Our Privacy/Cookie Policy contains detailed information about the types of cookies & related technology on our site, and some ways to opt out. By using the site, you agree to the uses of cookies and other technology as outlined in our Policy, and to our Terms of Use.


To the Husband Who's Sick of His Wife Being a Stay-at-Home Mom, I Get It

Photograph by Twenty20

Quitting a full-time job to become a stay-at-home mom isn’t an easy decision. When I decided to resign from my TV weather gig last year, I felt like I was giving up a part of my identity. However, the benefit of being there for my family far outweighed my lucrative job. But it didn’t take long for my spouse to become sick of me being a SAHM.

Even though I could no longer work full-time, my boss offered me the opportunity to fill-in from time to time. That meant making some extra bucks to cover our finances. But the downside to being a freelancer is that it doesn’t provide a steady paycheck.

And since there wasn’t an immediate need, I wasn’t called for about three months. So it didn’t take long for my husband to feel financial pressure, which is something that many people go through in this type of situation.

I recently read an article on The Guardian, where an anonymous father wrote about the pressure he feels because his wife refuses to go back to work.

RELATED: 4 Things You Shouldn't Say to Dads

He says that both of their kids have been in school full-time for years, with their first born heading off to college soon. Despite having grown children, his wife has never returned to work. And after all these years, he’s noticed a decline in his health.

“My stress level has increased dramatically with added responsibilities at work and my health has deteriorated. People who haven’t seen me for years flinch when we meet again and I’ve attended more than one event at which I have overheard someone remarking on how much I’ve aged,” he said.

For the anonymous dad's wife, I hope she doesn't keep her head buried in the sand.

He added that while he appreciates all the work his wife has done inside of the home, he’s pleading with her to relieve him of some of the financial burden, and make their marriage more of a partnership. Clearly, there’s a lot of built up resentment toward his wife.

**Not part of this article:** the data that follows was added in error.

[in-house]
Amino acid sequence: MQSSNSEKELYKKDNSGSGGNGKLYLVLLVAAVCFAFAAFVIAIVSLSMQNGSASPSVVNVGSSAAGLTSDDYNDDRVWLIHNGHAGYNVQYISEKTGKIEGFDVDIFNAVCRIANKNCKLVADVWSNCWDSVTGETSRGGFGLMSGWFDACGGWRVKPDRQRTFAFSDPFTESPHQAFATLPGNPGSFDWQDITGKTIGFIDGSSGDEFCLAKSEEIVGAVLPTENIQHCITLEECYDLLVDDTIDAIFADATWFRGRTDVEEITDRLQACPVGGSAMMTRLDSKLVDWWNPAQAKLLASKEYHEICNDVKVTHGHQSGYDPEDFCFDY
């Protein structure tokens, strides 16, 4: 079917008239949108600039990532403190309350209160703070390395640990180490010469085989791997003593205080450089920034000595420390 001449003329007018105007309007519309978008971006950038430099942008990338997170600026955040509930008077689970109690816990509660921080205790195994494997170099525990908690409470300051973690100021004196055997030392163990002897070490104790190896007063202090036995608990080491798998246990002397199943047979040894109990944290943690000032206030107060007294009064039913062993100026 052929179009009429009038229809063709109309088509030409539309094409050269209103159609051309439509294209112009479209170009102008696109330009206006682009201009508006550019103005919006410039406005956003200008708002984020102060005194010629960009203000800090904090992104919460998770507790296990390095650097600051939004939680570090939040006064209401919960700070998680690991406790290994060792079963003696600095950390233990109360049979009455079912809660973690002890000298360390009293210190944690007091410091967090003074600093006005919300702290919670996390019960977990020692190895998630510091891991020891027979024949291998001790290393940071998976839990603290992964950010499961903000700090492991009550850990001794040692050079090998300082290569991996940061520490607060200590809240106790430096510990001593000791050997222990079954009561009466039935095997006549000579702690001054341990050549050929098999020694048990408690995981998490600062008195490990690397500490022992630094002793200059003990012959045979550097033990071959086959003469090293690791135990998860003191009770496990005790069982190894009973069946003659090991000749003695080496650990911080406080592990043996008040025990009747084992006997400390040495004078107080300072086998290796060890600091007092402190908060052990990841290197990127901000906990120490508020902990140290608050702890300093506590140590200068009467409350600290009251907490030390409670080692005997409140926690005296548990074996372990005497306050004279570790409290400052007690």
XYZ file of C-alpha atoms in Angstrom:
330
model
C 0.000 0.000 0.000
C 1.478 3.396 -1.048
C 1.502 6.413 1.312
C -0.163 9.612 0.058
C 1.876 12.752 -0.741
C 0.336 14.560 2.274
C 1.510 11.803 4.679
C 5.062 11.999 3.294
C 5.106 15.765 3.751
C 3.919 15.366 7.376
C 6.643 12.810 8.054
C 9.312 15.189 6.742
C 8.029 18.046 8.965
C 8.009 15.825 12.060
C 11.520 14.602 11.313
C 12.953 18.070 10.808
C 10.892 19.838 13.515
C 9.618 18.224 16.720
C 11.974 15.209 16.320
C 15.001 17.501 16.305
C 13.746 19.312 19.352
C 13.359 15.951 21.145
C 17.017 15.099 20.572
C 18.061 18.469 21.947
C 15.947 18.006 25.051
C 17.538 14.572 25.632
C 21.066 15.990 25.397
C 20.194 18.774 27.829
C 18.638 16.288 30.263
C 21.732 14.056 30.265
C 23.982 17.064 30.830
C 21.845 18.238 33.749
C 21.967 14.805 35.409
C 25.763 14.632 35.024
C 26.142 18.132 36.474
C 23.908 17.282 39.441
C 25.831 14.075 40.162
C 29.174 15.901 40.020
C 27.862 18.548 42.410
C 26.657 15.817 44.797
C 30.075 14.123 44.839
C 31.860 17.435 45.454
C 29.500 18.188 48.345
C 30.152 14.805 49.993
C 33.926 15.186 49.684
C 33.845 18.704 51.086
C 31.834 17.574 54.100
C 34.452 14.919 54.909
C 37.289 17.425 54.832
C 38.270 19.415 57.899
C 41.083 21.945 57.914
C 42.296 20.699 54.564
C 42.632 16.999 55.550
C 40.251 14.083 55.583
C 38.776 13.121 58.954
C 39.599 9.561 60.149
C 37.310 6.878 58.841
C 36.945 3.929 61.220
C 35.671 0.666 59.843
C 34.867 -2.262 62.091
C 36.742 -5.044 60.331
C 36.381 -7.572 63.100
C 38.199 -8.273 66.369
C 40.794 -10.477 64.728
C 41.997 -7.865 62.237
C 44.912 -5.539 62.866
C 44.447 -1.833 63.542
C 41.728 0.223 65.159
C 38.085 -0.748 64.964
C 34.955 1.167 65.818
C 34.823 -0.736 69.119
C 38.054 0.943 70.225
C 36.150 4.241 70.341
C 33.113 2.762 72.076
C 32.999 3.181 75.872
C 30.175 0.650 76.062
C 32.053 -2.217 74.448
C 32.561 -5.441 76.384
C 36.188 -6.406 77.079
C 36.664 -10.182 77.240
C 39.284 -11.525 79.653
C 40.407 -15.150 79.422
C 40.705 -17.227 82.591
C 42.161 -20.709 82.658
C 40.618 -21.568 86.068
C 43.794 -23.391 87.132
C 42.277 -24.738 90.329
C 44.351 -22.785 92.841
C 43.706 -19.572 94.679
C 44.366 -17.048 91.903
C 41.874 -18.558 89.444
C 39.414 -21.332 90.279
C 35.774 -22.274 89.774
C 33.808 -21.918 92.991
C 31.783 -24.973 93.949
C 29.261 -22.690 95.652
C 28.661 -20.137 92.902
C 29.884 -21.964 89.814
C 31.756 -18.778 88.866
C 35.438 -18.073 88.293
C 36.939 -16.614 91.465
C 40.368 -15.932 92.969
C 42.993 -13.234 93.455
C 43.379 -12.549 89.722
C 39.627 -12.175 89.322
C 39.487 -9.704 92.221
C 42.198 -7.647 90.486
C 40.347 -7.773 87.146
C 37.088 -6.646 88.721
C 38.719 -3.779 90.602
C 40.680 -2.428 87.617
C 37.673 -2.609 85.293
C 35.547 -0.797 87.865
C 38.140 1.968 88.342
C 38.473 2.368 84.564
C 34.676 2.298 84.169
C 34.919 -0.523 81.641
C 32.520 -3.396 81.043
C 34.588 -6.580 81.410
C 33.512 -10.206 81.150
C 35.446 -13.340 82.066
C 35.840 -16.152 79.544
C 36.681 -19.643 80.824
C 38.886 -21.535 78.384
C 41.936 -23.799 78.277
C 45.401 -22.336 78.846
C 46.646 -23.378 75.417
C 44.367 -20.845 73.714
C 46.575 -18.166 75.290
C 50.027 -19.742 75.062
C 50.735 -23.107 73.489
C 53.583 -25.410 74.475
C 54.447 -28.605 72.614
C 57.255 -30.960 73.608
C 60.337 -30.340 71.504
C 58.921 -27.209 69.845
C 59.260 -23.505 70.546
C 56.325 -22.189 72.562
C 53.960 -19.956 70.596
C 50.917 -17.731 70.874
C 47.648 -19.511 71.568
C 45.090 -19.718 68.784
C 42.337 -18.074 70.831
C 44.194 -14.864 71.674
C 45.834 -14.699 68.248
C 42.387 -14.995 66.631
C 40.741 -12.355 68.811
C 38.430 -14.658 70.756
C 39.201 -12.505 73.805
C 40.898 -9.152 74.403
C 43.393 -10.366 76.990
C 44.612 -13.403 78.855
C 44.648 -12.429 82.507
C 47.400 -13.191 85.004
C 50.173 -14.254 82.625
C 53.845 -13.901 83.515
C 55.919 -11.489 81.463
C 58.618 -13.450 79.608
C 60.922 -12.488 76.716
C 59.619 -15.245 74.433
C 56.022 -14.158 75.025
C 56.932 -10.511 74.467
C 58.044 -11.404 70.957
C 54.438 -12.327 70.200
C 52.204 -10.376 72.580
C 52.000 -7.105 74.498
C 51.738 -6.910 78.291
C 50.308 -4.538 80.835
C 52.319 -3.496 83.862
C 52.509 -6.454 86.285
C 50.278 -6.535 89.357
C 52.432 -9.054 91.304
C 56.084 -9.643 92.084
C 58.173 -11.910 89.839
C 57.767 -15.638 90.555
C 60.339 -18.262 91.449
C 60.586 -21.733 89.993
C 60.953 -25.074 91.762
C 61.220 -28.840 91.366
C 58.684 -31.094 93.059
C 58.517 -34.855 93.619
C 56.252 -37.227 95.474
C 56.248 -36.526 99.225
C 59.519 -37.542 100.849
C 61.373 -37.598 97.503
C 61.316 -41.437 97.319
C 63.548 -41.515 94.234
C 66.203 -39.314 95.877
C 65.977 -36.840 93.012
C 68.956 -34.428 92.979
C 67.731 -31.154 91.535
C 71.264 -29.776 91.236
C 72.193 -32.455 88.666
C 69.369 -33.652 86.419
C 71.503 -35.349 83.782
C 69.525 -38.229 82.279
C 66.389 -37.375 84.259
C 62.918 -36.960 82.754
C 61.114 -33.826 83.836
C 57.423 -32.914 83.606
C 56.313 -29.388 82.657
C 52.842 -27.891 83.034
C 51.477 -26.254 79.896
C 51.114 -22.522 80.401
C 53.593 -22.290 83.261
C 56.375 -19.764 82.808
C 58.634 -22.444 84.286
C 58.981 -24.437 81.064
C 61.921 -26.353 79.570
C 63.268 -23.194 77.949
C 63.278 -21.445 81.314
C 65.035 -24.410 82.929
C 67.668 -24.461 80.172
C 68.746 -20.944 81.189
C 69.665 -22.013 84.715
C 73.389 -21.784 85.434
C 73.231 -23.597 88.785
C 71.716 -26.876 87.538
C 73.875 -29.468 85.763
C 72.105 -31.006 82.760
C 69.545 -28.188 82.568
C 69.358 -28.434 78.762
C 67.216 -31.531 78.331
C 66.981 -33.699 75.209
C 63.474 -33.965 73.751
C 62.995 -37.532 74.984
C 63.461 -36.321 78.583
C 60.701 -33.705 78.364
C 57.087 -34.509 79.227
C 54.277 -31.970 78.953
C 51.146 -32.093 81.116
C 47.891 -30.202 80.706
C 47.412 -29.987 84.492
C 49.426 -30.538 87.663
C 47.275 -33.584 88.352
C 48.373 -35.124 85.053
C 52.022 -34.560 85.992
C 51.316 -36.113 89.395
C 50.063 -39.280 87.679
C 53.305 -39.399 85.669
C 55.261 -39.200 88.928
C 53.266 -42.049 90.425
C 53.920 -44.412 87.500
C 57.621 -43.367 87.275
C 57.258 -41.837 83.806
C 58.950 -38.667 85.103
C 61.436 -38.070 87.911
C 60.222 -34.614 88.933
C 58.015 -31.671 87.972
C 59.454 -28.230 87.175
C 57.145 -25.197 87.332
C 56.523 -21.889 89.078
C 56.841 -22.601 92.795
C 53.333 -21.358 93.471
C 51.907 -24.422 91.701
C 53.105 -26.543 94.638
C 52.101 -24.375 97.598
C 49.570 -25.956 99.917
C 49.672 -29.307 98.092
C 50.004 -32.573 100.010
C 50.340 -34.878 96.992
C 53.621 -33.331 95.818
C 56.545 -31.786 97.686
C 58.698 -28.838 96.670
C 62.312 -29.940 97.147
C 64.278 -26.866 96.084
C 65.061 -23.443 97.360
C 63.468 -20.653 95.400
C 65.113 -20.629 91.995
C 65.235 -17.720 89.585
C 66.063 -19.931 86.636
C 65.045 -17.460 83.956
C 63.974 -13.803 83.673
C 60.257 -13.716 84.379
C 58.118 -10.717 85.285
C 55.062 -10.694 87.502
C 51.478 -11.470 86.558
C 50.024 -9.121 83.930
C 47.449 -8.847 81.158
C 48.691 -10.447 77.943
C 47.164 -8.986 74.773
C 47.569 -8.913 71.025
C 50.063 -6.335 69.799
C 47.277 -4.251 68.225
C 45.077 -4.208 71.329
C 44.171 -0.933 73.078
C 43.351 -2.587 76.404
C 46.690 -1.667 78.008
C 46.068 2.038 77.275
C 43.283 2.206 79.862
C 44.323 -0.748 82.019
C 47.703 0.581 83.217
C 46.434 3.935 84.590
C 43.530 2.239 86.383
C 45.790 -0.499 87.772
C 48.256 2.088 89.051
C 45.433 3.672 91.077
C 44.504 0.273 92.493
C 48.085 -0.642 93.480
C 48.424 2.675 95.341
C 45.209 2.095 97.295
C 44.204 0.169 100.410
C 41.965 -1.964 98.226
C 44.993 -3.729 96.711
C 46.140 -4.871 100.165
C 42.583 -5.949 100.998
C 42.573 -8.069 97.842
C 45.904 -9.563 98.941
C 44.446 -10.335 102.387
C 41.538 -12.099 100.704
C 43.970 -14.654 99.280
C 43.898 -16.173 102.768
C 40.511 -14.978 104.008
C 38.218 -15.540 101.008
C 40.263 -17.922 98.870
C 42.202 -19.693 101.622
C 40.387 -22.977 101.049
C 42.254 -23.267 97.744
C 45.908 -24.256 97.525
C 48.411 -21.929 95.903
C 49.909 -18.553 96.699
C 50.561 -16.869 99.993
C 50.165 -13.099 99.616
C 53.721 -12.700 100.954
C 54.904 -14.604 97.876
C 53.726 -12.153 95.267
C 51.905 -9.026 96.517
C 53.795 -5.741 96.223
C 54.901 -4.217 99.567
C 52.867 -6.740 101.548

“It has become clear that you are OK with my working myself to death at a high-stress career that I increasingly hate, as long as you don’t have to return to the workforce.

You keep busy volunteering, exercising and pursuing a variety of hobbies. You socialize with similarly situated women who also choose to remain outside the paid workforce. You all complain about various financial pressures, but never once consider, at least audibly, that you could alleviate the stress on both your budgets and your burnt-out husbands by earning some money yourselves,” he explains.

This article brought me back to our family dilemma. Granted, our children are much younger. However, I can understand the frustration of feeling the brunt of the financial burden, which begs the question: What should you do if your spouse is sick of you being a stay-at-home?

Some people may say that being a stay-at-home parent is enough of a financial contribution. Even if your children don't require childcare, there are still other things to consider. In fact, when you do the math, you may realize that the cost of replacing a stay-at-home mom could cost a pretty penny and added stress, too. Meal planning alone takes a lot of scheduling; the cost of a chef is about $9,487 a year, which doesn't factor in buying and delivering groceries. As far as cleaning and managing the home is concerned, that could run approximately $29,154 annually, depending on the size of each room.

But for me, the answer was simple. As the saying goes, “A happy wife, happy life.” Well, I think the same rings true for husbands, too. That said, it was important for me to meet my husband half way because I'm able to.

RELATED: I Just Realized My Babysitter Makes More Money Than I Do

In addition to occasionally filling in as a meteorologist, I also supplement our income with blogging opportunities. It allows me to have a healthy balance. I’m able to spend more time with my family as well as contribute to our finances.

It's true that not all stay-at-home moms "keep busy volunteering, exercising and pursuing a variety of hobbies," but if that's the case for the anonymous dad's wife, I hope she doesn't keep her head buried in the sand. To parents who are thinking of quitting their full-time job to stay home with the children, think long and hard about that decision—before your spouse unleashes his resentment for all the world to see.

Share this on Facebook?

More from lifestyle